Public access to the Bridge of Sighs' interior is limited. You can only walk through it as part of the Doge's Palace Secret Itinerary Tour, a separate ticketed experience with limited availability.

Is the Bridge of Sighs illuminated at night?

The Bridge of Sighs itself isn't directly illuminated at night. However, the surrounding area of the Doge's Palace is often lit up, casting an enchanting glow on the bridge. You might be able to capture a picturesque image with the bridge bathed in the soft light of nearby buildings.

What is the best way to reach the Bridge of Sighs from other parts of Venice?

While you can't enter the bridge itself without a special tour, getting to the Doge's Palace complex, where the bridge is located, is easy. Most visitors rely on vaporetto (water buses). Depending on your starting point, lines 1, 2, 5.1, or 4.1 will get you close to the San Zaccaria stop, a short walk from the palace.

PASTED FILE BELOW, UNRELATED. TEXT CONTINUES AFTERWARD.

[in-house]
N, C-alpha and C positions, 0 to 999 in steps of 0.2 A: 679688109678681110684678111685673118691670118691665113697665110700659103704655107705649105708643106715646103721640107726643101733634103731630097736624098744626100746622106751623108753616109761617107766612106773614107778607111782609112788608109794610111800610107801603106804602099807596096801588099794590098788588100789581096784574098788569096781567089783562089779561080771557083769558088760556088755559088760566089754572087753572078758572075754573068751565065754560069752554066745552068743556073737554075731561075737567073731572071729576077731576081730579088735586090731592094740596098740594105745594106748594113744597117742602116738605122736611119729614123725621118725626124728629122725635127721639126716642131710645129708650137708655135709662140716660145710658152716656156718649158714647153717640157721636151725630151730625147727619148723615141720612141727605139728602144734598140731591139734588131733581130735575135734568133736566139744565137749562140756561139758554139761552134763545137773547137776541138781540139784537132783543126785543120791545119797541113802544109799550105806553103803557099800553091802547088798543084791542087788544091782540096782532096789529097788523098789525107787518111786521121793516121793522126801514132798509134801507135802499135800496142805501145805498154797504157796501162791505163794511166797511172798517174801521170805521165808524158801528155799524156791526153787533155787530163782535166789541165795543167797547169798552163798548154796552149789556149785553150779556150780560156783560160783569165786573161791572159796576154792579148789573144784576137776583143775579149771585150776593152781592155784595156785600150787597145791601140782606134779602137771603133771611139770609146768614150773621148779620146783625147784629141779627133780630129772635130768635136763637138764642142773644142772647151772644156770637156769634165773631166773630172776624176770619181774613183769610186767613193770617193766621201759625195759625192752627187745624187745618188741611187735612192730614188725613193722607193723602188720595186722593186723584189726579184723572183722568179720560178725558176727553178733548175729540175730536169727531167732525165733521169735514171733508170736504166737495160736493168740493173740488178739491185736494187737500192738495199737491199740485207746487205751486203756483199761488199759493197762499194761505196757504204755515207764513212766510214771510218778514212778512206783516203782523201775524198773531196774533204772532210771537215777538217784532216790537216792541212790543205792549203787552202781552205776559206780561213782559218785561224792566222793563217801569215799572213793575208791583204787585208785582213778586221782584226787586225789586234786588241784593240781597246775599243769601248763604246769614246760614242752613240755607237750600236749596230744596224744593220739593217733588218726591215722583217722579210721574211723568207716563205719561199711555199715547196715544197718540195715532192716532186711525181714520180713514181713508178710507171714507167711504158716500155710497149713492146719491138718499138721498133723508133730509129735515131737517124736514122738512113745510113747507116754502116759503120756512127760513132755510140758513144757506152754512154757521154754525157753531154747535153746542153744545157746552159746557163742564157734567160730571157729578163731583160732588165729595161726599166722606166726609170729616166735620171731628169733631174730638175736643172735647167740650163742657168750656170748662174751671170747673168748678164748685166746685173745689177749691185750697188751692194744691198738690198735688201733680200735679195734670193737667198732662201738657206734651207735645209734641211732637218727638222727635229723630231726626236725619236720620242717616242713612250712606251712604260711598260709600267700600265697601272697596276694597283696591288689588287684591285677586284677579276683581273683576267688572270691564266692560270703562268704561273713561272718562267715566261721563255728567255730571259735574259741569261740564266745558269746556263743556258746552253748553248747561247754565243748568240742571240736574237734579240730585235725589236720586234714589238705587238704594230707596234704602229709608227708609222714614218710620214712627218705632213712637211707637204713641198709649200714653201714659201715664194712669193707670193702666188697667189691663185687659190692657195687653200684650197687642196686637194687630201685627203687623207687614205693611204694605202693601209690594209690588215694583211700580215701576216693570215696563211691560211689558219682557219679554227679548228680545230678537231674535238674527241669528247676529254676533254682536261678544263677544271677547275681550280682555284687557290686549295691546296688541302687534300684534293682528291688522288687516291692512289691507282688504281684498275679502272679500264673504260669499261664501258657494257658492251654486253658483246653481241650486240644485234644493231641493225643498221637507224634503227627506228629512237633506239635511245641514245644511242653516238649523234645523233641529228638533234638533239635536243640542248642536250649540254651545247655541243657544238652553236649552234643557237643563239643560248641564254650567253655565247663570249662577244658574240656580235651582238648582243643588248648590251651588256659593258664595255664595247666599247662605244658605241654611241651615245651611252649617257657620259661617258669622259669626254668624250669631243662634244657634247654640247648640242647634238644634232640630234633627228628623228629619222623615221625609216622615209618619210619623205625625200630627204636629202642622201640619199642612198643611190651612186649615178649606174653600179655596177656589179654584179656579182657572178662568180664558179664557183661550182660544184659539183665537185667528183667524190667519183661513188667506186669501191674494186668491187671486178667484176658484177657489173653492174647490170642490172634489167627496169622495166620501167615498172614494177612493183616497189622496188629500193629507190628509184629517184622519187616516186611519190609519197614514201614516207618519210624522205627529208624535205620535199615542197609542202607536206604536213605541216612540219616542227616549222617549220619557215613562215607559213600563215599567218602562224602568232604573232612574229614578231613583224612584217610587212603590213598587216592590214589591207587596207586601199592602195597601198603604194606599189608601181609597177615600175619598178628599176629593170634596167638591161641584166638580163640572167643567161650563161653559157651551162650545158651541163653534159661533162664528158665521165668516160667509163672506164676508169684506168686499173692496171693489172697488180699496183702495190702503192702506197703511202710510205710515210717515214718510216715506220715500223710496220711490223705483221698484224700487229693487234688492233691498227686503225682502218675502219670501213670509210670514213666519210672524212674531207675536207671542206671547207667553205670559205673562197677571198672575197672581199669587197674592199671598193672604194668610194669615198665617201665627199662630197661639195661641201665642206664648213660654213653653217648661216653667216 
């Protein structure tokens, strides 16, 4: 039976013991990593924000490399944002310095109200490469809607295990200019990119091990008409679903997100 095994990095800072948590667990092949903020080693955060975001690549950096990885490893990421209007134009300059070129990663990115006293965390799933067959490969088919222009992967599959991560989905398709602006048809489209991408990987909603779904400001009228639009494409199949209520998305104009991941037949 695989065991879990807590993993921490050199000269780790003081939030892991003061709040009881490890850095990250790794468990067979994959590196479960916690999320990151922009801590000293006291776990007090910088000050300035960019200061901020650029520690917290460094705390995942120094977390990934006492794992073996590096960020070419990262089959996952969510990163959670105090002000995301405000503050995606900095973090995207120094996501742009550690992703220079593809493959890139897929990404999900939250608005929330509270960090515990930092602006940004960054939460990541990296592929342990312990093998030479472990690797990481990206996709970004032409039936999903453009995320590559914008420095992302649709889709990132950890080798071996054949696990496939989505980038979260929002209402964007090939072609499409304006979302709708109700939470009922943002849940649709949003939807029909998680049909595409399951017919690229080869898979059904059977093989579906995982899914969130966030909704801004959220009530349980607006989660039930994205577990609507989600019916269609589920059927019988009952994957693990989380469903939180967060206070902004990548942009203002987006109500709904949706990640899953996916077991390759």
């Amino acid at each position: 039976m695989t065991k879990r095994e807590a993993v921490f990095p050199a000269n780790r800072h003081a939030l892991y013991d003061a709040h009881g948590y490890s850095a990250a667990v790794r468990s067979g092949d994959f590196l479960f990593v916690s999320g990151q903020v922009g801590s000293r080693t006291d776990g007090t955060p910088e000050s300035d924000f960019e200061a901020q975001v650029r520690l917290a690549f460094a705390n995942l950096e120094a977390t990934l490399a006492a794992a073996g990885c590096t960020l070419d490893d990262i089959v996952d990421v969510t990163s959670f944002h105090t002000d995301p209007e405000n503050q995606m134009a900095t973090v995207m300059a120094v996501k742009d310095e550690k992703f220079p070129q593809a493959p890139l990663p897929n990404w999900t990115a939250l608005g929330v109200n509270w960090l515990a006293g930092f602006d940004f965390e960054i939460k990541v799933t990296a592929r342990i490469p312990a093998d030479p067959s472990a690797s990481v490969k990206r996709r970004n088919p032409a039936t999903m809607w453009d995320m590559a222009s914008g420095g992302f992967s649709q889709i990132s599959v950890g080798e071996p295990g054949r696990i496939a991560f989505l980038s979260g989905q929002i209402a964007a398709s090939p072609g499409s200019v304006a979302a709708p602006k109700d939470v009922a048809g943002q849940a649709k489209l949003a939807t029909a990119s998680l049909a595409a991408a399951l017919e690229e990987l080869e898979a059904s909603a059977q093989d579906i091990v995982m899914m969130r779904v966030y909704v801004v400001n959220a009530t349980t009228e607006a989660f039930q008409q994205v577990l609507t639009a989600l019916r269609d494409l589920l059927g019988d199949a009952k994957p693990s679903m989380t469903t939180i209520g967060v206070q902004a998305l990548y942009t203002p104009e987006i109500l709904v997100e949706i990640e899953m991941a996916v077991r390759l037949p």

How has the bridge's perception changed over time?

Initially, the bridge served a practical function within the Venetian justice system. Over time, the "Bridge of Sighs" name emerged, likely linked to a romantic legend about prisoners sighing. Today, the bridge is a popular tourist attraction, symbolizing both Venetian history and a touch of melancholy.

What was the daily life of prisoners like after crossing the bridge?

Conditions in the prison (Prigioni Nuove) varied depending on the severity of the crime. Some prisoners faced harsh conditions, while others might have had more privileges. However, crossing the Bridge of Sighs undoubtedly marked a turning point, signifying the start of their confinement.

Who were some of the most popular prisoners in Doge's Palace prisons?

The Doge's Palace housed a fascinating mix of prisoners. Casanova, the infamous escapee, rubbed shoulders with Marco Polo (possibly) and political prisoners like Pellico. Even a Doge, Marino Faliero, met his demise there. Garibaldi, a future Italian unifier, also spent a brief stint within its walls.